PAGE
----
What are "threads"?
In a single-threaded program
, which is what you've been
dealing with up til now, an executing program consists of a
function call stack that grows and shrinks as functions are
called and functions return. At the bottom of that function
call stack is the call record for main(), and when that call
returns, the program is over. In a multi-threaded
, there are multiple function call stacks that
execute simultaneously. The "main thread" has the main()
function call record on the bottom of the stack - other
executing function call stacks (an executing function-call stack
is called a thread
) may have different function calls
on the bottom-most function call record. The program ends when
every thread has exited, i.e. when the bottom-most function-call
record of each call stack has returned.
Ignoring for the moment the very important issues surrounding
how the different threads (i.e. the different executing
function call stacks) communicate with, and otherwise
interact with one another, the fundamental problems that have
to be addressed when designing a threading API are:
How do you start a new thread? I.e. how do you call a
function so that instead of the call resulting in a new
function call record being pushed on top of the stack
record of the caller in the caller's function call stack,
a new stack is created and the function call becomes the
bottom-most record on the new stack?
How do you get data into the newly created function call
stack when you start it?
How do you get data out of the new function call stack
once it's finished executing?
Java threads: the very basic basics
You might be surprised to find that Java's answer to this
involves ... classes, inheritance and polymorphism. Are you
surprised? I hope not! The Java API has a class called
that includes two important methods:
public void run();
public void start();
Creating a new thread (i.e. a new function call stack) works
- an instance of
Thread is created
start() method is called on the instance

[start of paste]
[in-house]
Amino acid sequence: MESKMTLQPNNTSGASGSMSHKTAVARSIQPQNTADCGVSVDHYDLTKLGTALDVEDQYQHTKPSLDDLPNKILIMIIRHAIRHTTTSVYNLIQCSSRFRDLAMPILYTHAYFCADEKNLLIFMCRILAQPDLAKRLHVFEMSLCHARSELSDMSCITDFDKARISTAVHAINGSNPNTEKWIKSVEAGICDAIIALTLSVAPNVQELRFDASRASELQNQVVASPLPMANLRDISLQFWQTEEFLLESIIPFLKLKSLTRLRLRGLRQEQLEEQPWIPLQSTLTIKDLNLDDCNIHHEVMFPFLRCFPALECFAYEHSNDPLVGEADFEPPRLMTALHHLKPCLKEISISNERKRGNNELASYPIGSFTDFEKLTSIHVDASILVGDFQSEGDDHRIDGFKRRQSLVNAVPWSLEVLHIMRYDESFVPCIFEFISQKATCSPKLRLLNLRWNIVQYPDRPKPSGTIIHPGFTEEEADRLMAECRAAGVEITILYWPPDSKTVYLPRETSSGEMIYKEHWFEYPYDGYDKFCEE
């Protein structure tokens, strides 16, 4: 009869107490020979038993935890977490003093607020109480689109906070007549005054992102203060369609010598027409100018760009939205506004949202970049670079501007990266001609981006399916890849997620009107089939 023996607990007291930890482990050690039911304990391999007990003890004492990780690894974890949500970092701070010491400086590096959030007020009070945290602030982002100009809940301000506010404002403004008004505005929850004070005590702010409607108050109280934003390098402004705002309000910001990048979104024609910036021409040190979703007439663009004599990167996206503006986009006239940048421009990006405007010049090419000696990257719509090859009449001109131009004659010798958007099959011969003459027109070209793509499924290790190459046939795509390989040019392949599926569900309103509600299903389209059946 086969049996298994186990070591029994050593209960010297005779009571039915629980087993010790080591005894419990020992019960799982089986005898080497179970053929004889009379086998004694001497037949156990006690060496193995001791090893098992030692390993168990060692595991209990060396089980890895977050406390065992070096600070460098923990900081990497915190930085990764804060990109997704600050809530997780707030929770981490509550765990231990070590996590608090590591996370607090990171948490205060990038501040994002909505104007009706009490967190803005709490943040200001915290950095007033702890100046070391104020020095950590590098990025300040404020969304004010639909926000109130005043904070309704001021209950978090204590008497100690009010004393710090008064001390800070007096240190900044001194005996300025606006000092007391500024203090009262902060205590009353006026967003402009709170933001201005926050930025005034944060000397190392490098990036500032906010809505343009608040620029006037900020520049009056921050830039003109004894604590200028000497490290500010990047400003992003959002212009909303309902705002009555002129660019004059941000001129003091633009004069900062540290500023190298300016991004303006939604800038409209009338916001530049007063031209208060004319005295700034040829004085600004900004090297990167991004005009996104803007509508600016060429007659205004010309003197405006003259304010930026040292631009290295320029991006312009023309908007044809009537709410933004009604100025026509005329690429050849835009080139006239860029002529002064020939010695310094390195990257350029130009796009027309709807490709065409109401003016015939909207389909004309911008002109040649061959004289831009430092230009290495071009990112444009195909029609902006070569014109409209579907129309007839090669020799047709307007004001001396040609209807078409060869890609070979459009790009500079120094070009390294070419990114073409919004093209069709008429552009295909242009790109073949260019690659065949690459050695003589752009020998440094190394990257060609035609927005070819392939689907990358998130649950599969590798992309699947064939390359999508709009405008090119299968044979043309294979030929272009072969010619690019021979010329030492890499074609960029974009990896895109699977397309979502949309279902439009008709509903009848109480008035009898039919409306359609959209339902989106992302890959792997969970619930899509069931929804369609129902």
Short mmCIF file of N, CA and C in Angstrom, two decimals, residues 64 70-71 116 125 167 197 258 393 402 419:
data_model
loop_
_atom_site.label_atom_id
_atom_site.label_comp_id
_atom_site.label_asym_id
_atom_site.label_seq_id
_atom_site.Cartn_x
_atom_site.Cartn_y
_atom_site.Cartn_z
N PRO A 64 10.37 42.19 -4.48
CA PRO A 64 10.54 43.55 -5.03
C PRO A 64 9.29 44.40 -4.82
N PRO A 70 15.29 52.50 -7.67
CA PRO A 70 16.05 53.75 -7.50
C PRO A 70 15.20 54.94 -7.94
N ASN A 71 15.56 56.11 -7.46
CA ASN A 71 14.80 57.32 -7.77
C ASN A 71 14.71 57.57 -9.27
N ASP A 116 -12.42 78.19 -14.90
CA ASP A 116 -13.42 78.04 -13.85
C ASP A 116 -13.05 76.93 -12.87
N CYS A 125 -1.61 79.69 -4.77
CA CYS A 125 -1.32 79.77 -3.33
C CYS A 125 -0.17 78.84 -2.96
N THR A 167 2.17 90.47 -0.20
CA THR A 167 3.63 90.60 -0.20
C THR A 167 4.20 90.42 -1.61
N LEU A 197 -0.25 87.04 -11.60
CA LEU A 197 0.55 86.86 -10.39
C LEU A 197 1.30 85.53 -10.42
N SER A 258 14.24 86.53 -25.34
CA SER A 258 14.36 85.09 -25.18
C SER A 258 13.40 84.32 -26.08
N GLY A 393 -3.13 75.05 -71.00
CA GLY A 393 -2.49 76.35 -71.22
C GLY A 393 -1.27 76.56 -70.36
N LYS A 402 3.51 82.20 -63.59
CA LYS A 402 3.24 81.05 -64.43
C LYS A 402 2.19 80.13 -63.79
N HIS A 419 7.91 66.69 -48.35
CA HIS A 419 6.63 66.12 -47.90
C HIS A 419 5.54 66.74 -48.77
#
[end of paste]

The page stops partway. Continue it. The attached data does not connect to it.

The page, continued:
run() method is called by start(), and that
the bottom-most record on a new function call stack
So, if you have something specific you want a new thread to do,
you derive a new class from Thread (extend Thread) and override
the run() method to do whatever it is you want done.
Hopefully the following picture gives you some idea of how
Some important points to take away are:
It's wrong to say "such and such object is in thread 1".
Objects live in the heap, outside of any of the call-stacks!
Local varaiables, be they primitive types or references,
do belong to a particular thread, since they live in
function call records.
It's wrong to say "such and such function is in thread 1".
A given function call belongs to a thread, but
there could be many threads with active function calls for
the same function.
Getting data in and out: it's all in the Object
If you look at the above picture, what should strike you
the Thread object - more literally the Foo object in this
example - is pointed to by references from both threads (from
both call stacks). That means that it can be a repository of
data that we want to share between threads. We can add fields
to Foo for data we want to communicate between the two threads.
Below is an example of a fun little program that uses the Thread
object to communicate data from the main thread to the new
thread. I want you to pay attention to how both threads (both
call stacks) make calls to the same methods: Ex1.printSlow().
Not pictured here is the Random object.